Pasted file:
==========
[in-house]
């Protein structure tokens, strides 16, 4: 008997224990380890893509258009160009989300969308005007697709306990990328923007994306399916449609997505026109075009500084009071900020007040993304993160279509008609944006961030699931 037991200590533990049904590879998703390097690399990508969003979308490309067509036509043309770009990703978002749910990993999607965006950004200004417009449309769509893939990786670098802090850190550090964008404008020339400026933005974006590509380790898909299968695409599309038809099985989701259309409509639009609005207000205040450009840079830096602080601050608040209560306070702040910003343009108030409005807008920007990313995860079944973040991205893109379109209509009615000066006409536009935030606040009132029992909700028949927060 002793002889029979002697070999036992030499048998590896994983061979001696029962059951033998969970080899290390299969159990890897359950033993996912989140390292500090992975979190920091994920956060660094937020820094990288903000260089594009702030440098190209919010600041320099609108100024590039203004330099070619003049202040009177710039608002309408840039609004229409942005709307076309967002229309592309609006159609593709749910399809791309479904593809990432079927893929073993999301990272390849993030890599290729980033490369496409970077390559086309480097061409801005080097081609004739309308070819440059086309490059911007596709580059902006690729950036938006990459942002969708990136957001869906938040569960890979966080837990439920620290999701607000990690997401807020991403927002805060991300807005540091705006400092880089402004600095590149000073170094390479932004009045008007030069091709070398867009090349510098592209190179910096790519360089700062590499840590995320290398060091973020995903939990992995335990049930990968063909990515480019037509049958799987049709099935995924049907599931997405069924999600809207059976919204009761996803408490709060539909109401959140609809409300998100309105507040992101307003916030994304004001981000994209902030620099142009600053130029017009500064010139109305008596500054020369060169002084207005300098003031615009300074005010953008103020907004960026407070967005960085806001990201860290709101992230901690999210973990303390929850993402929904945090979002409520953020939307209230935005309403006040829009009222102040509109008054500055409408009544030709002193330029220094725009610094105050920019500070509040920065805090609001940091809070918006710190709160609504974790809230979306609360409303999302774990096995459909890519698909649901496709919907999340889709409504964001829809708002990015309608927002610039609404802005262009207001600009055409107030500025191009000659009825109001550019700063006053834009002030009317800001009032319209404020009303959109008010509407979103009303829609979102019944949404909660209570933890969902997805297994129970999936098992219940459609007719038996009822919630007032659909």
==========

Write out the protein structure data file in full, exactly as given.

[in-house]
């Protein structure tokens, strides 16, 4: 008997224990380890893509258009160009989300969308005007697709306990990328923007994306399916449609997505026109075009500084009071900020007040993304993160279509008609944006961030699931 037991200590533990049904590879998703390097690399990508969003979308490309067509036509043309770009990703978002749910990993999607965006950004200004417009449309769509893939990786670098802090850190550090964008404008020339400026933005974006590509380790898909299968695409599309038809099985989701259309409509639009609005207000205040450009840079830096602080601050608040209560306070702040910003343009108030409005807008920007990313995860079944973040991205893109379109209509009615000066006409536009935030606040009132029992909700028949927060 002793002889029979002697070999036992030499048998590896994983061979001696029962059951033998969970080899290390299969159990890897359950033993996912989140390292500090992975979190920091994920956060660094937020820094990288903000260089594009702030440098190209919010600041320099609108100024590039203004330099070619003049202040009177710039608002309408840039609004229409942005709307076309967002229309592309609006159609593709749910399809791309479904593809990432079927893929073993999301990272390849993030890599290729980033490369496409970077390559086309480097061409801005080097081609004739309308070819440059086309490059911007596709580059902006690729950036938006990459942002969708990136957001869906938040569960890979966080837990439920620290999701607000990690997401807020991403927002805060991300807005540091705006400092880089402004600095590149000073170094390479932004009045008007030069091709070398867009090349510098592209190179910096790519360089700062590499840590995320290398060091973020995903939990992995335990049930990968063909990515480019037509049958799987049709099935995924049907599931997405069924999600809207059976919204009761996803408490709060539909109401959140609809409300998100309105507040992101307003916030994304004001981000994209902030620099142009600053130029017009500064010139109305008596500054020369060169002084207005300098003031615009300074005010953008103020907004960026407070967005960085806001990201860290709101992230901690999210973990303390929850993402929904945090979002409520953020939307209230935005309403006040829009009222102040509109008054500055409408009544030709002193330029220094725009610094105050920019500070509040920065805090609001940091809070918006710190709160609504974790809230979306609360409303999302774990096995459909890519698909649901496709919907999340889709409504964001829809708002990015309608927002610039609404802005262009207001600009055409107030500025191009000659009825109001550019700063006053834009002030009317800001009032319209404020009303959109008010509407979103009303829609979102019944949404909660209570933890969902997805297994129970999936098992219940459609007719038996009822919630007032659909």